The subway systems of New York and Berlin are in need of replacement and magnetic levitation train technology is the answer. In Maglev Metro, you control one of four different companies building a new rail network to service the patrons of the city. Which company will build the most efficient system?
Maglev Metro is a mid-weight pick up and delivery/engine building game where a player’s goal is to have the most points at the end of the game. The way to earn points is building tracks on the map, picking up and delivering robots and passengers to different stations, and fulfilling the goals on a series of cards each player gets at the beginning of the game. On a turn, players can take up to two actions from a list located on their player boards. These actions could be placing new rail tiles or picking up old rails from the end of their lines, moving their trains down the routes, unlocking and building new stations to unlock different passengers and drop off locations, picking up and dropping off these robots and passengers, and even rearranging the robots on their boards that run the player’s engine.
The strategy of Maglev Metro comes in on the player boards each participant controls. Players try to pick up and drop off robots to upgrade their machine and passengers to help unlock other actions and score points. These uniquely colored meeples must be delivered to stations matching their color and as robots and passengers are dropped off, the player gains and decides where to place the pieces on their board. These spots can optimize already available actions, unlock more possible actions per player turn, allow players to build different types of stations, provide service to new types of passengers, and even unlock higher score bonuses for the end of the game. Through their engine, players must balance the movement of their trains, train capacity, and where their tracks are headed on the map. One of the key strategies is what kind of passengers to unlock and making sure your track tiles service the right stations. As a player’s track gets longer, balancing which actions to take and optimize becomes more difficult. For example, more than once I saw players get discouraged by having to waste an action to turn their trains around which can only be done for free at the ends of your line. Other times, players wasted actions by not having enough pick-up or train capacity to execute a planned delivery. One unique feature of Maglev, is that players have the option of moving robots around their board to evolve their engine to their needs. By using a turn action, players can take away unit capacity from one action to bolster another. This balance becomes key to executing effective pick ups and deliveries.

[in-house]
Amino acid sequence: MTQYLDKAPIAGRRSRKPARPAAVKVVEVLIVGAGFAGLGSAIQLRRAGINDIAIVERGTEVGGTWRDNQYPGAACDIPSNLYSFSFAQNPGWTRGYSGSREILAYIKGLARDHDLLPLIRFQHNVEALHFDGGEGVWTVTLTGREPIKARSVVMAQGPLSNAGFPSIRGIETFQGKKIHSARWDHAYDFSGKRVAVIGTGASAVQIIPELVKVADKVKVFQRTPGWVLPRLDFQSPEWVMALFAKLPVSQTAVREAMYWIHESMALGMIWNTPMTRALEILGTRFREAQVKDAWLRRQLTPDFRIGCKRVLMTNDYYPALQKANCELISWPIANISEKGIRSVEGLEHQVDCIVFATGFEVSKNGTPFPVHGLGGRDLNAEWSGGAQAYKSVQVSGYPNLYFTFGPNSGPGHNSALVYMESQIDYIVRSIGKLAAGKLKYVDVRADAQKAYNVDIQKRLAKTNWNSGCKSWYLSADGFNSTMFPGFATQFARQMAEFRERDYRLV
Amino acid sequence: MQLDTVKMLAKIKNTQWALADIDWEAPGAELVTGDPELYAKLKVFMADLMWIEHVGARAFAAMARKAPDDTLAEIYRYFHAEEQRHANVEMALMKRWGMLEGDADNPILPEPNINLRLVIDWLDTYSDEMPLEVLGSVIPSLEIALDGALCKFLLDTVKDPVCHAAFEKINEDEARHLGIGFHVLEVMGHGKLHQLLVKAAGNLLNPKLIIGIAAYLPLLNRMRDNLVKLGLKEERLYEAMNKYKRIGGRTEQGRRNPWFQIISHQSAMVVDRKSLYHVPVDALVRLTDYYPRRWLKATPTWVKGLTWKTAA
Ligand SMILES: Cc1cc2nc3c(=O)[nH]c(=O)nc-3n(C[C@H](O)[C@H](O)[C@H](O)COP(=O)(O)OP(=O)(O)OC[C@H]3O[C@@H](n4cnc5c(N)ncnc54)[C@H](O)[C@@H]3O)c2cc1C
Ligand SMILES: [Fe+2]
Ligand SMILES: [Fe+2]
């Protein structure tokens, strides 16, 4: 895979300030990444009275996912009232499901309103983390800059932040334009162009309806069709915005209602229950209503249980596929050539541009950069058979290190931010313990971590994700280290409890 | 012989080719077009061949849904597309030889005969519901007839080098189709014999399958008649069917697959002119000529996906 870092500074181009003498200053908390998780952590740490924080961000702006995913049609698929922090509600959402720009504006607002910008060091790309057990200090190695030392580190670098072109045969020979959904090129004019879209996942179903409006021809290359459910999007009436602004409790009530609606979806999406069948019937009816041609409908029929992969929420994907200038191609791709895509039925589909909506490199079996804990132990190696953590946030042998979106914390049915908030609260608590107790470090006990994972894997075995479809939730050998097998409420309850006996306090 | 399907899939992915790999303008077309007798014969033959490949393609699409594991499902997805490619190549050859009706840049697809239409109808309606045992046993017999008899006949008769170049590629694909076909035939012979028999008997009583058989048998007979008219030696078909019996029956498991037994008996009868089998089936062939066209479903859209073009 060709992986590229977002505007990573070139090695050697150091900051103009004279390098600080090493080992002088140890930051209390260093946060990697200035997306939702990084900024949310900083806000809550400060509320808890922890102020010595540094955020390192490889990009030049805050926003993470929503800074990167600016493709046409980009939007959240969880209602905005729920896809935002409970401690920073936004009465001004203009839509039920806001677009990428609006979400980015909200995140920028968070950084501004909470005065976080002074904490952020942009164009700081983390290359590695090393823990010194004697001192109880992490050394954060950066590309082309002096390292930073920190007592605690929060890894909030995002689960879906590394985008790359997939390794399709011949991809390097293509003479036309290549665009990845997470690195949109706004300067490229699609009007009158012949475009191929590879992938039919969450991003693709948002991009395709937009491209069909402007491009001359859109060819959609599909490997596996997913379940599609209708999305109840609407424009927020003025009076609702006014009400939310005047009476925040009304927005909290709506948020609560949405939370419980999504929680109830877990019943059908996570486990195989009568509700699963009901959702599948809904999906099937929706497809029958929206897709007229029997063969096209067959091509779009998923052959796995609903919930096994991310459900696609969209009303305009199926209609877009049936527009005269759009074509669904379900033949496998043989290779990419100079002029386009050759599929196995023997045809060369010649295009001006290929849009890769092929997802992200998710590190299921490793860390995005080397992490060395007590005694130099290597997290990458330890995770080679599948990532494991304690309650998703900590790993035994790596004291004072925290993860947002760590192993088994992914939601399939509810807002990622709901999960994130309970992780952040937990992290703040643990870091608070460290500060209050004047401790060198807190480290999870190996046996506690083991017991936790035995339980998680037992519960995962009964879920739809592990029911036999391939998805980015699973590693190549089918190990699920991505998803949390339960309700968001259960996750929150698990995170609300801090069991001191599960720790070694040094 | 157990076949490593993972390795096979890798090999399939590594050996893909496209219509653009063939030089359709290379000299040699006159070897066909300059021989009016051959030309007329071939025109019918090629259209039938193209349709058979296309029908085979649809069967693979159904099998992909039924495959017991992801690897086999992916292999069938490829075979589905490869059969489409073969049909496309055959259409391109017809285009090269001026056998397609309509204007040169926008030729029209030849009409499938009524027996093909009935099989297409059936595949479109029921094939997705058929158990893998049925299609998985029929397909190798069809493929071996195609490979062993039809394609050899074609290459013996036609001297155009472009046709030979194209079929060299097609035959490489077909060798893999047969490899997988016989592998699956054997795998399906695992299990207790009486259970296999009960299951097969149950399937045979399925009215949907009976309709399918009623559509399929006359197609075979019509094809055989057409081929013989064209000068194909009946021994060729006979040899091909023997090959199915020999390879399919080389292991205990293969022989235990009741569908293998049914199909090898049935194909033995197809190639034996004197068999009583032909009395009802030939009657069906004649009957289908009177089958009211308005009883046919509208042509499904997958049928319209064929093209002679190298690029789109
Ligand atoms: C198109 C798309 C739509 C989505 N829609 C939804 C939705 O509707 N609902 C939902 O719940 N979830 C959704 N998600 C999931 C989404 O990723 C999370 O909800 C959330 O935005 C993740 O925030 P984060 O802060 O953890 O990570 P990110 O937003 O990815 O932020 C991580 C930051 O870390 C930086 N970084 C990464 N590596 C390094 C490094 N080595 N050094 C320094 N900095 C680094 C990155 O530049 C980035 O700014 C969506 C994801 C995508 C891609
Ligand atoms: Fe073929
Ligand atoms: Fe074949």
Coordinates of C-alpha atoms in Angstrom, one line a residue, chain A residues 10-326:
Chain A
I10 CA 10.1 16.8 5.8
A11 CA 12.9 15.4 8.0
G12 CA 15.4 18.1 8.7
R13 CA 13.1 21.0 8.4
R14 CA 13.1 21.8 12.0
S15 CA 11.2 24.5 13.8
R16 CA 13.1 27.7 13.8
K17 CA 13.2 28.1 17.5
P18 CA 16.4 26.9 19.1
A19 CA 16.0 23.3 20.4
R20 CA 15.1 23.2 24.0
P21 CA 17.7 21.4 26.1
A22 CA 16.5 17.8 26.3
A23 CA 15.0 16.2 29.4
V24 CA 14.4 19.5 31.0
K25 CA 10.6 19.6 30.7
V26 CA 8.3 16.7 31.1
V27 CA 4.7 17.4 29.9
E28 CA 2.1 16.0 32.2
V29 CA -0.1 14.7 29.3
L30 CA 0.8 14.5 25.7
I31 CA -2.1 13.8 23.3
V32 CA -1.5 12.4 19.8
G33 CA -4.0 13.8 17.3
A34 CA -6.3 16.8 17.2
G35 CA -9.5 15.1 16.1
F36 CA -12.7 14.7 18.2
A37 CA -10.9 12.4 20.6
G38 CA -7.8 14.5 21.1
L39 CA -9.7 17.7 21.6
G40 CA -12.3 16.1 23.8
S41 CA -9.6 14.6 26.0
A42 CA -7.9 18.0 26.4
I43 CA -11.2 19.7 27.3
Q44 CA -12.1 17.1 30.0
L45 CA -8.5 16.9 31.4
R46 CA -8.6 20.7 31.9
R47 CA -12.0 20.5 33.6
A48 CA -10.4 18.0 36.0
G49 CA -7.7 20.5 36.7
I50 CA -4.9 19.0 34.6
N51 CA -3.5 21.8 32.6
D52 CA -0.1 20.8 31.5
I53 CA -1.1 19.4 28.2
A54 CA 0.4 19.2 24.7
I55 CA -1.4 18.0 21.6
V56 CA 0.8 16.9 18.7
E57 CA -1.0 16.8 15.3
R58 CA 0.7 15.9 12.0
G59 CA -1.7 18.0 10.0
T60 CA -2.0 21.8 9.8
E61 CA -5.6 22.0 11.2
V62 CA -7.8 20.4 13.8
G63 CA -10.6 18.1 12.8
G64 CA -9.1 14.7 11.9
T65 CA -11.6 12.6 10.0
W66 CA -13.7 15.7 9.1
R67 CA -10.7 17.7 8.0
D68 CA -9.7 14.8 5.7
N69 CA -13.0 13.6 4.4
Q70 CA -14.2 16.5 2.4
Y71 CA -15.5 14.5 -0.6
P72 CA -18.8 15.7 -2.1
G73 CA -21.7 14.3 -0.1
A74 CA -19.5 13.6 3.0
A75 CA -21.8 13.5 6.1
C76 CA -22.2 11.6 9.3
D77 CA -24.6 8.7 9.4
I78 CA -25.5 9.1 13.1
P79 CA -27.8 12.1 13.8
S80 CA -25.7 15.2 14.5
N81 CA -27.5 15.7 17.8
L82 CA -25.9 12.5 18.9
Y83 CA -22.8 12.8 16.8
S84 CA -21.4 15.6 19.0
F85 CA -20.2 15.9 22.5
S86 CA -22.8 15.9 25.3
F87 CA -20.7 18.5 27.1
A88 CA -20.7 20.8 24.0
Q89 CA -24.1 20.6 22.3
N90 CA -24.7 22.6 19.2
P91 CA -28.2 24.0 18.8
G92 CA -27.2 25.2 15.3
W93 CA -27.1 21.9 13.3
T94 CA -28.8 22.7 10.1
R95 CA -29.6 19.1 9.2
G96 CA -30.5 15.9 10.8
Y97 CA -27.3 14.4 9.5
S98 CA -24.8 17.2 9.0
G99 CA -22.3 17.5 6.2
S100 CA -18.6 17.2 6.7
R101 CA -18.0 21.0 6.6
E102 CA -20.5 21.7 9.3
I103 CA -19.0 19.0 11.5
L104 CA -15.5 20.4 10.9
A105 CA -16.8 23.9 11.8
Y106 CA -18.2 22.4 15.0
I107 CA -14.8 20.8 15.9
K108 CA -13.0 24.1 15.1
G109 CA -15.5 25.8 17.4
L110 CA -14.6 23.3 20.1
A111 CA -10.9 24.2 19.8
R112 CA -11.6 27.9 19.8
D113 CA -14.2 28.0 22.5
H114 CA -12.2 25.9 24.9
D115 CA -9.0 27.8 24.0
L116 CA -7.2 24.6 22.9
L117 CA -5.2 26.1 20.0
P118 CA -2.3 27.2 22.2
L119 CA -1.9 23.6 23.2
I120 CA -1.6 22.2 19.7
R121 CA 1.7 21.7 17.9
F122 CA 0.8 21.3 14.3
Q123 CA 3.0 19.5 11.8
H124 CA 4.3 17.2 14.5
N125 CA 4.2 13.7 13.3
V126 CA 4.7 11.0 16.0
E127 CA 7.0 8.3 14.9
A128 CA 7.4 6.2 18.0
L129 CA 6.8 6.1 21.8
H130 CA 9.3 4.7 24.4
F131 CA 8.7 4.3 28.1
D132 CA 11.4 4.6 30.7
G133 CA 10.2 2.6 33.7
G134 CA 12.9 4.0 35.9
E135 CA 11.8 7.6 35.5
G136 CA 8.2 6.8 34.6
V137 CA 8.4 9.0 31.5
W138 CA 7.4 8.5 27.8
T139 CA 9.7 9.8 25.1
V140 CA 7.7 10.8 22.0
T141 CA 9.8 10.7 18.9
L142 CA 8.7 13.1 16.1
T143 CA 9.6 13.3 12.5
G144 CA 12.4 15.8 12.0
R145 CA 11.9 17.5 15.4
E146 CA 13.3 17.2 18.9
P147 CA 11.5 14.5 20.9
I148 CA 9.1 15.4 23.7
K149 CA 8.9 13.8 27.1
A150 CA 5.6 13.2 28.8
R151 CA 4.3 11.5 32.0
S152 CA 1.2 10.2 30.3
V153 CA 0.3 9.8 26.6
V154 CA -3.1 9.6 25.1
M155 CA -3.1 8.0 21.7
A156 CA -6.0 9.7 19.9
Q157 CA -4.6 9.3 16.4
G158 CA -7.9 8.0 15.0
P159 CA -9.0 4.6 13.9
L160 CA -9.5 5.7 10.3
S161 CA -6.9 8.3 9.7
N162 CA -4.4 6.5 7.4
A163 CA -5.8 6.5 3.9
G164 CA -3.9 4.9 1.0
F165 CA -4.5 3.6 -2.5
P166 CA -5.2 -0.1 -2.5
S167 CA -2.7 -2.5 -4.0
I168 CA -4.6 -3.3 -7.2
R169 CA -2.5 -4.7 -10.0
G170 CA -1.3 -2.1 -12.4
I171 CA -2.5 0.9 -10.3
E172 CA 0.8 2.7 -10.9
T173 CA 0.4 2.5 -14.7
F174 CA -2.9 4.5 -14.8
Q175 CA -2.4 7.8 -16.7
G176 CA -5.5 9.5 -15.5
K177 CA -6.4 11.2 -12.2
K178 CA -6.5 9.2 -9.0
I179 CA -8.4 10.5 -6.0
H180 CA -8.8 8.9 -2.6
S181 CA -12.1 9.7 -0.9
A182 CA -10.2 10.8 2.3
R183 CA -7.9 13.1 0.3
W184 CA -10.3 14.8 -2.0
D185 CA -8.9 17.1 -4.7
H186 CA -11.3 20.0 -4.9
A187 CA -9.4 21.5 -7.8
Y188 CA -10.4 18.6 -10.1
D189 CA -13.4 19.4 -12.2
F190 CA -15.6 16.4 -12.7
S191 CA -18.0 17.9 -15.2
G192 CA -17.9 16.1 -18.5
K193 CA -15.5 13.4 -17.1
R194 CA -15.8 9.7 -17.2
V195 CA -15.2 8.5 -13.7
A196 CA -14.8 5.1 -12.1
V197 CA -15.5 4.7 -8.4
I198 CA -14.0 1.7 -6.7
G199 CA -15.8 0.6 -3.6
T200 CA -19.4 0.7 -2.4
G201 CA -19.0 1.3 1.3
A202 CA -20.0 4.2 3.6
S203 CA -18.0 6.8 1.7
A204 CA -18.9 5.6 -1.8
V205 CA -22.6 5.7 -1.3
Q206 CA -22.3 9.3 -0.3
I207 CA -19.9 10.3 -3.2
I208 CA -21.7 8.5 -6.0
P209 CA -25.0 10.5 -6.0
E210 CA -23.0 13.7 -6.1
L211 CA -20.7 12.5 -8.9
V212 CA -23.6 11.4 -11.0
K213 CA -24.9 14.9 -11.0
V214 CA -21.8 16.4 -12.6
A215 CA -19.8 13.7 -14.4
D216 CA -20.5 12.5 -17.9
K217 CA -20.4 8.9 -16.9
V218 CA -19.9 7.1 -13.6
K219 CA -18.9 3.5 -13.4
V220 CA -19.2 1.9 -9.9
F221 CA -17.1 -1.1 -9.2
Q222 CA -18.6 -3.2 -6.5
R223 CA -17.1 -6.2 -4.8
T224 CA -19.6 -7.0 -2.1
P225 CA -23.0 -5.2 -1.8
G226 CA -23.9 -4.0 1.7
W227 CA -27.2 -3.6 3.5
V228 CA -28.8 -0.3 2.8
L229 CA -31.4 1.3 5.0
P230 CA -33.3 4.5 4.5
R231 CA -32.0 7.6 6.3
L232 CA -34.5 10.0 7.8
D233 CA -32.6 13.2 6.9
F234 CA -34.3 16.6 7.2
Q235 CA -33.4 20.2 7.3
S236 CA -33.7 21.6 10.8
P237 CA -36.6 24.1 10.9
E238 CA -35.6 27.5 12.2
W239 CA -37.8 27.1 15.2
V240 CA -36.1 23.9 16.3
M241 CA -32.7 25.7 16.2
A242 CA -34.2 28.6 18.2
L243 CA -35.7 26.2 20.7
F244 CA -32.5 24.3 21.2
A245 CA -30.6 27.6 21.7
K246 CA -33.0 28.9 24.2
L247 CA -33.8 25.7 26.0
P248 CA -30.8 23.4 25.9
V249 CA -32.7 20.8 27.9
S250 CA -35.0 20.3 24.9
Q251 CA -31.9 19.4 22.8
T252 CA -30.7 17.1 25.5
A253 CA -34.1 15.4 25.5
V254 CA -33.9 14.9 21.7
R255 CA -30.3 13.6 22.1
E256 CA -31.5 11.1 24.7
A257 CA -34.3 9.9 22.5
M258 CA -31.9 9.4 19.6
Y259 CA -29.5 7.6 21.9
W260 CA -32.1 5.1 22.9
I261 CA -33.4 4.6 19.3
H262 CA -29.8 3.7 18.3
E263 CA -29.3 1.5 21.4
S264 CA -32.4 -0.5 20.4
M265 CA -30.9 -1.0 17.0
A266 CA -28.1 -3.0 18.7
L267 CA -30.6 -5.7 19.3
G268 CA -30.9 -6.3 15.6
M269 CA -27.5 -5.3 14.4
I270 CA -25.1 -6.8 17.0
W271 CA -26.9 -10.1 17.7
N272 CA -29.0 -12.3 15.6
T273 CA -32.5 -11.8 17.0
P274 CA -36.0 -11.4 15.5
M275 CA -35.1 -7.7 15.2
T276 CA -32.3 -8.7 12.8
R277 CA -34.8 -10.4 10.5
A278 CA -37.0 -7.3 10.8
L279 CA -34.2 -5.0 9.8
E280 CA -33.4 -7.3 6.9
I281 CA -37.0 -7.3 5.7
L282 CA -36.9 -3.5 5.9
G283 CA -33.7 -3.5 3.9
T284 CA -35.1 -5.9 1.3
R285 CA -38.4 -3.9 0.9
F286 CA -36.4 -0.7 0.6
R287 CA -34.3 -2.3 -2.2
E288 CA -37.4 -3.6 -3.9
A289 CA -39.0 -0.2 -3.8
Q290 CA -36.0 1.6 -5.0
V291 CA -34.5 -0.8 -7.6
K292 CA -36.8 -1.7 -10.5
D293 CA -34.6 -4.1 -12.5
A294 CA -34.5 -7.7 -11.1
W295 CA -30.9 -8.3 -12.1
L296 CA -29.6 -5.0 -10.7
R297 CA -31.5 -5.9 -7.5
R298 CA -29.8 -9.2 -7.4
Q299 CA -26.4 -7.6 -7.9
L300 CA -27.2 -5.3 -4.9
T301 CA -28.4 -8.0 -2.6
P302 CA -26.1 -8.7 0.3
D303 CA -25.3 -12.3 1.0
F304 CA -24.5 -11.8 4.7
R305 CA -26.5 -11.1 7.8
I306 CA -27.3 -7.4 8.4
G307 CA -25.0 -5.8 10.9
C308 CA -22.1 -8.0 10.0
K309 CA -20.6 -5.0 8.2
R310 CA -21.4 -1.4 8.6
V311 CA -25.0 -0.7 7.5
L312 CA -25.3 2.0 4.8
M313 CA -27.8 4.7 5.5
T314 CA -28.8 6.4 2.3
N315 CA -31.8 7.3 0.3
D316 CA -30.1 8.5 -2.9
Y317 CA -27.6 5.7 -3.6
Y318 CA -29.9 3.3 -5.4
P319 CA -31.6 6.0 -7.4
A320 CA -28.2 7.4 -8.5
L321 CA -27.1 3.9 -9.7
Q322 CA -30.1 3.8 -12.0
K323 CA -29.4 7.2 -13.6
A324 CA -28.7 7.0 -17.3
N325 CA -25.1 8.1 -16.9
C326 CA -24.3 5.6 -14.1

One of the highlights of the game is the variability. Players are given the choice between cities that offer different set-ups and play styles. New York has a central hub where all players start, all three colored robots can be dropped off, and any train can turn around whether at the end of their line or not. Meanwhile, the Berlin map offers more variability at the start and caters towards a more seasoned board game player. Players are also given up to four end game scoring cards at the beginning of the game with only the guarantee to score one. Maneuvering your strategy towards optimizing end game points and unlocking extra cards changes the game each time. The instructions also include a solo mode for those looking for an individual experience, however, the game is much better with other people.
The production quality of Maglev Metro should be the standard for all retail games. The individual trains are weighted, made of metal, and designed to fit up to four of the meeples for easy transport. Each player board is recessed to allow the meeples to lay nicely taking away the fear of an inadvertent table bump sending pieces flying everywhere. The main board consists of four large puzzle pieces and includes the same recesses for the station tiles. The station tiles are made of a thick high quality cardboard engineered to be the same height as a stack of four clear track tiles once placed in one of the recessed spaces. The clear track tiles are also designed so that when placed on top of each other there are no overlapping colored tracks. The transparent track tiles allow players to use the same spaces in different ways without being blocked by another player. With all that being said, there were a couple of times where tiles didn’t fit neatly between the stations causing some difficulty in tile placement. Another flaw of the dual layer players boards is the tendency to warp as the glue dries up, as was the case with some of the boards in the box. Lastly, the gold and copper robot meeples and the dark purple and lavender passenger meeples were both very similar in color which caused some confusion when taking turns. One player picked up the wrong color and wasted numerous turns trying to drop off the robot to the wrong location.
What makes this game great is the fact that it can be thrown on the table with relatively new and seasoned board gamers alike. The gameplay is very similar at the player counts, however, with more trains on the board there tends to be a bigger need to refill stations and more competition over the scarcer passengers. The strategy in Maglev is enough to challenge the newcomers looking for a step up from other popular train games and enough to keep the veterans engaged for the hour or so of play time. Most players were excited to get the game back to the table again after they learned the strategies involved. Upcoming expansions offering new maps and play styles means that this game will stick around for a while on the table.
Maglev Metro is a great entry into the game collection for those looking for a relatively short strategy game with a great table presence and aesthetic. Maglev breaths new life into an already crowded train game genre.